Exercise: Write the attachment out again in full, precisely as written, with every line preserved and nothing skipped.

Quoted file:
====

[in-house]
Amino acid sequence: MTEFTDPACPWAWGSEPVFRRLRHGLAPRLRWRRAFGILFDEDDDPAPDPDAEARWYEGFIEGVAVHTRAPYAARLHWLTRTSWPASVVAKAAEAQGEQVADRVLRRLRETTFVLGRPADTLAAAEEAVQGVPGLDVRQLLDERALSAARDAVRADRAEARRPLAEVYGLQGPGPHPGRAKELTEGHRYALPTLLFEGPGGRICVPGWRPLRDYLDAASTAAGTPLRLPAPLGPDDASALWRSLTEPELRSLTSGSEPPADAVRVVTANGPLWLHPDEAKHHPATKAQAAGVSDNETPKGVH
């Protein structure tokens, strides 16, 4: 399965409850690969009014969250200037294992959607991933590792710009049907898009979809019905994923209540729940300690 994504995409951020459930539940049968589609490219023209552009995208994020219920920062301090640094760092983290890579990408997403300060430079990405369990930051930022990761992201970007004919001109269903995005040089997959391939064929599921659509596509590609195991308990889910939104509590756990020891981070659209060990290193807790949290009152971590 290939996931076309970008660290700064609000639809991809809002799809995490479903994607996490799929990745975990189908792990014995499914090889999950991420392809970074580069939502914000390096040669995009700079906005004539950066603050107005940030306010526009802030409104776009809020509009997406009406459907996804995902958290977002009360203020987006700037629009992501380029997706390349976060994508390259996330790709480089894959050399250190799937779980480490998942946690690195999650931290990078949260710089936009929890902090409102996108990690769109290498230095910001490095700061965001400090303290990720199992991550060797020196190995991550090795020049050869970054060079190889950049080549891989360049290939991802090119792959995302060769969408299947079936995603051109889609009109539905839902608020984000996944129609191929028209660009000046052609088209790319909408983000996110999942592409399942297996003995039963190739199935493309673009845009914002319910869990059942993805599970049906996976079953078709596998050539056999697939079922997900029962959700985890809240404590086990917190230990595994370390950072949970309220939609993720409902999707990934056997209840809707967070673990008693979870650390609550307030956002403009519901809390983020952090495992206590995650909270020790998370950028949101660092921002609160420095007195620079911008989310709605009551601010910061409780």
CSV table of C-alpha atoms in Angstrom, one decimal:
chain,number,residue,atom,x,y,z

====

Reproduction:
[in-house]
Amino acid sequence: MTEFTDPACPWAWGSEPVFRRLRHGLAPRLRWRRAFGILFDEDDDPAPDPDAEARWYEGFIEGVAVHTRAPYAARLHWLTRTSWPASVVAKAAEAQGEQVADRVLRRLRETTFVLGRPADTLAAAEEAVQGVPGLDVRQLLDERALSAARDAVRADRAEARRPLAEVYGLQGPGPHPGRAKELTEGHRYALPTLLFEGPGGRICVPGWRPLRDYLDAASTAAGTPLRLPAPLGPDDASALWRSLTEPELRSLTSGSEPPADAVRVVTANGPLWLHPDEAKHHPATKAQAAGVSDNETPKGVH
């Protein structure tokens, strides 16, 4: 399965409850690969009014969250200037294992959607991933590792710009049907898009979809019905994923209540729940300690 994504995409951020459930539940049968589609490219023209552009995208994020219920920062301090640094760092983290890579990408997403300060430079990405369990930051930022990761992201970007004919001109269903995005040089997959391939064929599921659509596509590609195991308990889910939104509590756990020891981070659209060990290193807790949290009152971590 290939996931076309970008660290700064609000639809991809809002799809995490479903994607996490799929990745975990189908792990014995499914090889999950991420392809970074580069939502914000390096040669995009700079906005004539950066603050107005940030306010526009802030409104776009809020509009997406009406459907996804995902958290977002009360203020987006700037629009992501380029997706390349976060994508390259996330790709480089894959050399250190799937779980480490998942946690690195999650931290990078949260710089936009929890902090409102996108990690769109290498230095910001490095700061965001400090303290990720199992991550060797020196190995991550090795020049050869970054060079190889950049080549891989360049290939991802090119792959995302060769969408299947079936995603051109889609009109539905839902608020984000996944129609191929028209660009000046052609088209790319909408983000996110999942592409399942297996003995039963190739199935493309673009845009914002319910869990059942993805599970049906996976079953078709596998050539056999697939079922997900029962959700985890809240404590086990917190230990595994370390950072949970309220939609993720409902999707990934056997209840809707967070673990008693979870650390609550307030956002403009519901809390983020952090495992206590995650909270020790998370950028949101660092921002609160420095007195620079911008989310709605009551601010910061409780």
CSV table of C-alpha atoms in Angstrom, one decimal:
chain,number,residue,atom,x,y,z